- The $5.2 million increase in Statutory and Non budgetary items consists of a net effect of the decrease for the negotiation, implementation of specific, comprehensive and land claims ($2.3M) and the increase of miscellaneous items such as the employee benefits plan ($7.5M).
- The net decrease of $368.3 million in Operating and Capital authority (Vote 1 and Vote 5) is primarily due to the decrease of funding for cash flow for the negotiation, settlement and implementation of specific, comprehensive and land claims ($249.7M), the decrease in funding for the Indian Residential Schools Settlement Agreement and related funding for the Indian Residential Schools Truth and Reconciliation Commission ($239.0), for the Operating and Capital Budget Carry forward ($7.1M). This is offset by the increase of the funding for Indigenous Childhood Claims Litigations ($53.0M), funding to support Infrastructure ($35.9M), the funding for the assessment, management and remediation of federal contaminated sites ($27.0M) and other initiatives ($11.6M).
2.2 Statement of Departmental Budgetary Expenditures by Standard Object (Table 2)
Highlights of Fiscal Quarter ended September 30th, 2016
The Department is estimating budgetary expenditures of $9.4 billion in 2016-2017. In the third quarter, budgetary authorities were $761.0 million higher and departmental expenditures were $752.2 million higher than the same period in 2015-2016. 67% of total available budgetary authorities were expended which is similar to previous year third quarter with 65%.
Text description of the above chart
This image is of a bar graph of the year-to-date comparison of budgetary authorities and expenditures as of the end of December 31st, 2016. The graph plots the authorities and expenditures by quarter arriving at a year to date total for the fiscal years 2015-16 and 2016-17.
Authorities include the Main Estimates, Supplementary Estimates A and B plus items from the Allotment listings such as the Operating and Capital budget carry forward as of December 31st, 2016. Authorities for 2015-16 are $8,624.8 million and $9,385.8 million for 2016-17. The net difference is an increase of $761.0 million.
Expenditures for 2015-16 Q3 are $1,760.9 million and $2,448.6 million for 2016-17. At the end of Q3, total expenditures are at $5,564.0 million in 2015-16 compared to $6,316.3 million in 2016-17. The result is a net increase of $752.2 million.
In table 2, the net increase of $752.2 million in expenditures is mainly due to funds expended for Transfer payments ($687.7M) (Standard Object 10). The largest increases were observed under Infrastructure projects, Education programs, such as Elementary and Secondary Services, and Social programs, such as Child and Family Services. This increase can be explained by the fact that the Department has received substantial funding related to Budget 2016 for these programs. Finally, there is also an increase in Other subsidies and payments (Standard Object 12) which is offset by the decrease of Professional and special services (Standard Object 4) and Acquisition of land, building and works (Standard Object 8).
3. Risks and Uncertainties
3.1 Risks and Uncertainties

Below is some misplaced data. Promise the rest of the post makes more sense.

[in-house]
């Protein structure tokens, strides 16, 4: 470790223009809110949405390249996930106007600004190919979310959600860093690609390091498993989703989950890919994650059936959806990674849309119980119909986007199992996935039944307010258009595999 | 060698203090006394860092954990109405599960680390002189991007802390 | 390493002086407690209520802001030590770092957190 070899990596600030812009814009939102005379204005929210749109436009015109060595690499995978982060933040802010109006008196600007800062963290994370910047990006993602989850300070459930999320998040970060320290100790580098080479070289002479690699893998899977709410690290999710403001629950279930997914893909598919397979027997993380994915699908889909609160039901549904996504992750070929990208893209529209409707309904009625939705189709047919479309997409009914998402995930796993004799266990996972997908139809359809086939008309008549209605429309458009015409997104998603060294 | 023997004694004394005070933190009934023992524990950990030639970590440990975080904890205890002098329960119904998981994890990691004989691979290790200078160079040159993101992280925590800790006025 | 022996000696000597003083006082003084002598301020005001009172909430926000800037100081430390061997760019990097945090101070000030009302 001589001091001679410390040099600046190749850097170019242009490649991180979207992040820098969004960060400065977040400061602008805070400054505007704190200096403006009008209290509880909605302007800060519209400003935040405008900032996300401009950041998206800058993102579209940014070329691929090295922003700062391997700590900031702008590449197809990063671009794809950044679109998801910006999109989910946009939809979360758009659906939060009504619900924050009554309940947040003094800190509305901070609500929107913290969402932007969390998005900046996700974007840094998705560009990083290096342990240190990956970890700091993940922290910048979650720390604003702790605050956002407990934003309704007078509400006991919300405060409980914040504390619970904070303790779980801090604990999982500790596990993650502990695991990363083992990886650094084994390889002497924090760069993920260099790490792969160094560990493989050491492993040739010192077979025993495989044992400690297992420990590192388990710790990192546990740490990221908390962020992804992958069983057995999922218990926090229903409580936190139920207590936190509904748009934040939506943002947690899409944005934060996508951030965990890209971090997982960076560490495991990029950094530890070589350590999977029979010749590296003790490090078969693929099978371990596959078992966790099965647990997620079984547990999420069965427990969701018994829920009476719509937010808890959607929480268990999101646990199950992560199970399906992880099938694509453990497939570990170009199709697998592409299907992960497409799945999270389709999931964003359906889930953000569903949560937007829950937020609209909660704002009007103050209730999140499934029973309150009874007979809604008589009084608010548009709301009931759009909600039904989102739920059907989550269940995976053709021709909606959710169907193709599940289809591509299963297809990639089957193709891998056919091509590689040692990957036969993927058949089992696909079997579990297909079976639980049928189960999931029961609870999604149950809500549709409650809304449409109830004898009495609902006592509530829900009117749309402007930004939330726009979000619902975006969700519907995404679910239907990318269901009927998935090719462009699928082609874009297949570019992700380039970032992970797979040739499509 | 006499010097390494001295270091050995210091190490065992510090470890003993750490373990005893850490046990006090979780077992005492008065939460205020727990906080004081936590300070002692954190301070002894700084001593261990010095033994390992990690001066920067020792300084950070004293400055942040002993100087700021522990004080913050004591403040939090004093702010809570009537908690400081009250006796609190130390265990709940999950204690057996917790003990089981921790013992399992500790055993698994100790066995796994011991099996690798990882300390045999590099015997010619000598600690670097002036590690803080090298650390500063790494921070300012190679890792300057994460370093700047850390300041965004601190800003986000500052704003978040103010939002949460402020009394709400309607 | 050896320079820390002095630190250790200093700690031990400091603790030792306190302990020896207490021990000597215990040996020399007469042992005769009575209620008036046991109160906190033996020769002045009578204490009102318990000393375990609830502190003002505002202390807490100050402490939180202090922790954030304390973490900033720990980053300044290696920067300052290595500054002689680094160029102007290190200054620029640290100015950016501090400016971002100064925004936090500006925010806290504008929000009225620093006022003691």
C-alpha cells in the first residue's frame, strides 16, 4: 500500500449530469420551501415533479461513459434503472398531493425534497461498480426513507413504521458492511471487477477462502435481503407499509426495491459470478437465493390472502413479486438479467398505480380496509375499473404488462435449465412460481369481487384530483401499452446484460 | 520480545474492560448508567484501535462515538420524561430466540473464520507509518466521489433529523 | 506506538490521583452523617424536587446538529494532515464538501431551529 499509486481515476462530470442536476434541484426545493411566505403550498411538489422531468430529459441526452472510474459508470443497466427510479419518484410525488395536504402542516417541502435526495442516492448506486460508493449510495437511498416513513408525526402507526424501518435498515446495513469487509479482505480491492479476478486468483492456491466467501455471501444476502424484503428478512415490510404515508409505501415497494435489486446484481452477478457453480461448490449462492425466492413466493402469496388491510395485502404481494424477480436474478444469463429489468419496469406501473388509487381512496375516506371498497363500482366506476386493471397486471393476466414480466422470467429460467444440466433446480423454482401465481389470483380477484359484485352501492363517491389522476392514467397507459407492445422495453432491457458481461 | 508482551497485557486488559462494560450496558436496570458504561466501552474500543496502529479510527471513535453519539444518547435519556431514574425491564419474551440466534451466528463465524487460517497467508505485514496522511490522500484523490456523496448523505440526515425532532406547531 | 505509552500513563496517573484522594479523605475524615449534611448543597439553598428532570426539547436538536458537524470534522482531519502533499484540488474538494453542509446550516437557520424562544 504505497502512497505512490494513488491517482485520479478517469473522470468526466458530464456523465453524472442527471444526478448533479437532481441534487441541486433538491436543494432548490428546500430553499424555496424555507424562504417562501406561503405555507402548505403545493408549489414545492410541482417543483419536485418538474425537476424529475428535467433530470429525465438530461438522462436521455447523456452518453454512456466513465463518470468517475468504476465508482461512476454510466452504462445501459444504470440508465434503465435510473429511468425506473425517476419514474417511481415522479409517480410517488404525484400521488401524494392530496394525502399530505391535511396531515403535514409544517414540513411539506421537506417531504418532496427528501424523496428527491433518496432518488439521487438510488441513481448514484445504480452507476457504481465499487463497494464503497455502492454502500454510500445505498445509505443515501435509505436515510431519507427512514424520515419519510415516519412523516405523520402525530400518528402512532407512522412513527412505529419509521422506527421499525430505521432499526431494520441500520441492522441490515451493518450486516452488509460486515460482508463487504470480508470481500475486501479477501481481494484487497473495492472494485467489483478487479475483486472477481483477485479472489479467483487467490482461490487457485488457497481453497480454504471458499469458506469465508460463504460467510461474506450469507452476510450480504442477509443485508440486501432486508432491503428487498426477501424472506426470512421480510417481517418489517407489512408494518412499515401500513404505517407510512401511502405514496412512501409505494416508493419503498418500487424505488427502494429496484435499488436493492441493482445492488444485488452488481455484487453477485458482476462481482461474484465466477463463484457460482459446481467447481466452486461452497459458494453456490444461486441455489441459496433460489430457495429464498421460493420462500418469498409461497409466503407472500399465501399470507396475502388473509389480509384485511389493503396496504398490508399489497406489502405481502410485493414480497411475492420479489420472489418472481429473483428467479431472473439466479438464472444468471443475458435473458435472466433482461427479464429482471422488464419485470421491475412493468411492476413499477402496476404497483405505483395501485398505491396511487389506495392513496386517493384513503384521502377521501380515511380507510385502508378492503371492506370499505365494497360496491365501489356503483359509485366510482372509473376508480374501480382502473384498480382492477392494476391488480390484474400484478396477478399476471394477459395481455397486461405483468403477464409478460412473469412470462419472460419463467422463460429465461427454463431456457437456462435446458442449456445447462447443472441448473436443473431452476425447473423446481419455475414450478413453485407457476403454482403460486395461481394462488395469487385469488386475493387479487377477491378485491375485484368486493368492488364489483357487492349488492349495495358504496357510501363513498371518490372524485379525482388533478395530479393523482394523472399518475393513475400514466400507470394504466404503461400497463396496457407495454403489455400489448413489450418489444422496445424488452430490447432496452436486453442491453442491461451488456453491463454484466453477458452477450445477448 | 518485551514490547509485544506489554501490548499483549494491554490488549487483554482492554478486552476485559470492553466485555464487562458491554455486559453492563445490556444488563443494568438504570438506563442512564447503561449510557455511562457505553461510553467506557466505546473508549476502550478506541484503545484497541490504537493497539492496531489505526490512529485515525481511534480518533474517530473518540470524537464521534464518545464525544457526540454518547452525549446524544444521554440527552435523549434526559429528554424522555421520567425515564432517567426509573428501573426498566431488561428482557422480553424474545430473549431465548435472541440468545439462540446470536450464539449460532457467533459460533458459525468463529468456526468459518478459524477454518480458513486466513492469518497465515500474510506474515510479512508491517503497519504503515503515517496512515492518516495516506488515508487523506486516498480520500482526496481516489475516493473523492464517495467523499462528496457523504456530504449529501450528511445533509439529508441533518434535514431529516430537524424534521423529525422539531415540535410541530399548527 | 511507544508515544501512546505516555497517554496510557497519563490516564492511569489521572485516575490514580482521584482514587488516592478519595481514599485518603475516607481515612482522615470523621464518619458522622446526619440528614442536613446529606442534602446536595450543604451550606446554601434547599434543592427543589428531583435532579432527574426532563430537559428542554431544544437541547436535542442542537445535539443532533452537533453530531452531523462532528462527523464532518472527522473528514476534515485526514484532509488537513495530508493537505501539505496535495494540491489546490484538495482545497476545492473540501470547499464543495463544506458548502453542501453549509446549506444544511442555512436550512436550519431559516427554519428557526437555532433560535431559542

Risk management and risk-based decision-making have become a critical component in the way the Department prioritizes and conducts its business. Resource allocation decisions are informed by risk and the Department's key corporate risks are discussed systematically by the senior management committee, which contributes to the better allocation of resources and ultimately better results.
The Department continues to monitor its risk exposure and take action as needed to mitigate the risk of not achieving anticipated outcomes or to deal with emerging pressures. Achievement of INAC's strategic outcomes and delivery of programs is dependent on timely access to appropriate authorities and funding levels.
In terms of transfer payment program and transfer payment recipient risk, the Department transfers in excess of $8 billion dollars to recipients each year, while balancing program and recipient risks to deliver on its mandate. The Department undertakes risk assessments on new, existing and reformed programs as well as an annual General Assessment of each recipient to identify certain areas at risk as history has substantiated a link between risk level and default prevention.
3.2 Risk Mitigating Strategies
Corporate and financial risk mitigation activities, reflected in the Department's Corporate Risk Profile, are monitored by senior management on a semi-annual basis and modified as required. A number of practices and internal controls help to manage risk departmentally, including senior management governance and oversight as established through committees, existing policies and procedures that ensure an appropriate level of monitoring, review and reporting.
The Department is managing its budget by aligning resources to needs and through rigorous monitoring against both financial and human resource targets. Management proactively and systematically manages and responds to risks to minimize adverse impacts and capitalize on opportunities. Budget and expenditure trends are monitored regularly, including a review and challenge function, through the Financial Status Report.
Budget 2016 announced $8.4 billion over five years to improve the socio-economic conditions of Indigenous peoples and their communities. In 2016-17 INAC will receive $1.2 billion, and a large portion of these funds, $732 million, are for infrastructure programming and represents a 64 % percent increase in the infrastructure budget. In order to strengthen controls in this area, a review of the management control framework for the Capital Facilities and Maintenance Program (CFMP) was conducted and improvements made such as the introduction of a new due diligence checklist which focuses management's attention on key management controls and the development of an infrastructure-focused project audit regime. The Program is also currently undergoing a comprehensive risk assessment to ensure current and future risks are identified, assessed and mitigated. Findings resulting from ongoing departmental audits, evaluations and reviews, are being identified as actions within the infrastructure compliance framework.